paid-parental-leave-changes-everything-you-need-to-knowThe Fairer Paid Parental Leave Bill is back and this time I think it will be passed by Parliament.

I don’t believe the Government would reintroduce the Bill if it didn’t think it would pass. This is my summary of all of the changes you should know about if it goes through in its current state. There will probably be some changes before the final version.

The Bill refers to your employer provided paid leave as ‘primary carer pay’ and I will do the same here. Paid Parental Leave (PPL) is the 18 weeks of minimum wage provided by the government.


The media keeps using a start date of 1 January 2017.

The actual Bill has a start date of the following quarter after it is signed off by the Governor General. If that happens before 31 December 2016, the scheme will start 1 January 2017.

It will come down to a vote in the Senate. The Liberal government is relying on nine of the independent Senators to vote with them.  They look to have the support of the four One Nation Senators, a vote from Derryn Hinch, the Family First Senator and the Liberal Democrat Senator. That makes seven.

As the nine Greens Senators are against the Bill, it really comes down to the three Senators from the Xenophon party to get it over the line. Nick Xenophon says he supports the Bill, but he would prefer a start date of 1 October 2017. That means that if you are currently pregnant you won’t be included in the changes.

How will it work?

Your 18 weeks of PPL will be reduced by the number of weeks of primary carer pay you receive from your employer. If your employer pays you 8 weeks of primary carer pay, you will receive 10 weeks of PPL at the minimum wage.

If your primary carer pay is less than the minimum wage, you will receive a top up to reach the minimum wage. This will be paid in one lump sum.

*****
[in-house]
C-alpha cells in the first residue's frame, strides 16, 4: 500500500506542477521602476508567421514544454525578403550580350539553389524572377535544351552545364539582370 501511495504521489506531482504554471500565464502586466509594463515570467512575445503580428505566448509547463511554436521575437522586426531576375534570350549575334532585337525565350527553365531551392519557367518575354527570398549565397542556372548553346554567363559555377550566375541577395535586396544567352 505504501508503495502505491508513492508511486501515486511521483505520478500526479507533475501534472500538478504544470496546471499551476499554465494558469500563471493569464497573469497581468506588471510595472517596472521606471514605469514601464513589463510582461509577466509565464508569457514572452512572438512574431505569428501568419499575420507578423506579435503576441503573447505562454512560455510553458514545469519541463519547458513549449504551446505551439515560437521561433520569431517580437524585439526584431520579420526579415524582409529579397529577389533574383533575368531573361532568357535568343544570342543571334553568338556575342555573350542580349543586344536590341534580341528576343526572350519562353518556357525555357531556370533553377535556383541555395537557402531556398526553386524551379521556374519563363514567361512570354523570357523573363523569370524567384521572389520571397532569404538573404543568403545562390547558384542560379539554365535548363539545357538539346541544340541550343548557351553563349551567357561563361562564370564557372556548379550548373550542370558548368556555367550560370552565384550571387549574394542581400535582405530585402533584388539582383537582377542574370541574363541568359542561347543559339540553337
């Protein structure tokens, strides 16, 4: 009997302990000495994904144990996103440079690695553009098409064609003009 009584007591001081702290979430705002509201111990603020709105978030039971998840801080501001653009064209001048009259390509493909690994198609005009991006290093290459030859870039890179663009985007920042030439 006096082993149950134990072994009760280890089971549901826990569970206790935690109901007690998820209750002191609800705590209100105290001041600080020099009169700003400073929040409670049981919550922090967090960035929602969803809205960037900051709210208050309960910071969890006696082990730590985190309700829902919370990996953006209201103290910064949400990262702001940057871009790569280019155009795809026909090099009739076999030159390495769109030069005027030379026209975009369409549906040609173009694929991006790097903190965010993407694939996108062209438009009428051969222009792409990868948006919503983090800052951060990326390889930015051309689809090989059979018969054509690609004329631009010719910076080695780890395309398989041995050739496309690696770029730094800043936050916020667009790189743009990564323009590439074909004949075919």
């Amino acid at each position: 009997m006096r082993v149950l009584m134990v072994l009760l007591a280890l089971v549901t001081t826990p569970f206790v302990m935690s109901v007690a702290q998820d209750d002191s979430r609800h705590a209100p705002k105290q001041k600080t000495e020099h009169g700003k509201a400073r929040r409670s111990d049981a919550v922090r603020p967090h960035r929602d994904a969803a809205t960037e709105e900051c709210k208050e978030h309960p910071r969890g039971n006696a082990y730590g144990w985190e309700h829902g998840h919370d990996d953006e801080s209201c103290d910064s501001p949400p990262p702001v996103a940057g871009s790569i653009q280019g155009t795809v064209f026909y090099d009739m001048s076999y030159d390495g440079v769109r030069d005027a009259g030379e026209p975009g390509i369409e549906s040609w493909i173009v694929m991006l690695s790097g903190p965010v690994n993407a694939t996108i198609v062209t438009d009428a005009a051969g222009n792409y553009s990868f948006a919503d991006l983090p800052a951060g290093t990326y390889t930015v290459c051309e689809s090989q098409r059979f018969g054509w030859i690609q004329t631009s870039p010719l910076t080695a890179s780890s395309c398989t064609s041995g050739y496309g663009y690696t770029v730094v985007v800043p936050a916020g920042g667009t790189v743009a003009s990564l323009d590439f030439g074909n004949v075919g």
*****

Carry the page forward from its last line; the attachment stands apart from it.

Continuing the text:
You will no longer be able to receive your PPL and primary carer pay at the same time.

28 day Backdating Rule

Currently, if you want the start date of your PPL to be the same as the date of birth of your child, you need to have completed your application (submit a claim and proof of birth) within 28 days of birth.

Some parents complete their application later than 28 days and find they don’t receive the full 18 weeks pay as they return to work. Going forward you will be able to backdate your application by 28 days, regardless of when you complete it within the year after birth.

Break during qualifying period

To be eligible for PPL you need to meet the work test which is to work 330 hours in a 10 month period of the 13 months before birth. Within that period you can have a break between days of work of up to 8 weeks.

That period will now be extended to 12 weeks which will help those who don’t have consistent employment to still meet the work test.

Hazardous work

Some pregnant women have to give up work early in their pregnancy as their job is considered to be unsafe and no other suitable job can be found for them. Their work test is generally not met and they don’t receive PPL.

Going forward, the work test will become 330 hours in a 10 month period of the 13 months before the date you had to cease work instead of date of birth.

Payment will now come from Centrelink – not your employer

Now everyone will be paid from Centrelink unless you and your employer agree for you to be paid by your employer. There is no mention of how much tax will be taken out by Centrelink.

The government believes that by implementing these changes it will save close to $1billion over 4 years. Is there any benefit to employers now to provide paid leave? Will they just find other ways to attract staff and the government will still be making payments over 18 weeks to new parents? (Perhaps a cleaner or ready cooked meals for 18 weeks!!)

The positives are that more parents will become eligible for PPL from the changes to hazardous work arrangements and an increase in the break between work days. Administration will move away from employers which will help small businesses save time.

Paid Content and Advertorial:
This Article is Advertorial in nature and the views and opinions expressed within the article are the authors. The presence of any advertisement in or with the article does not imply endorsement or guarantee by Family Capers of the product or service, or of the manufacturer or provider. Family Capers also accept no responsibility for any errors or omissions contained within the article. In particular, Family Capers shall not be liable for any loss or damage whatsoever, arising from the usage of information contained in this article.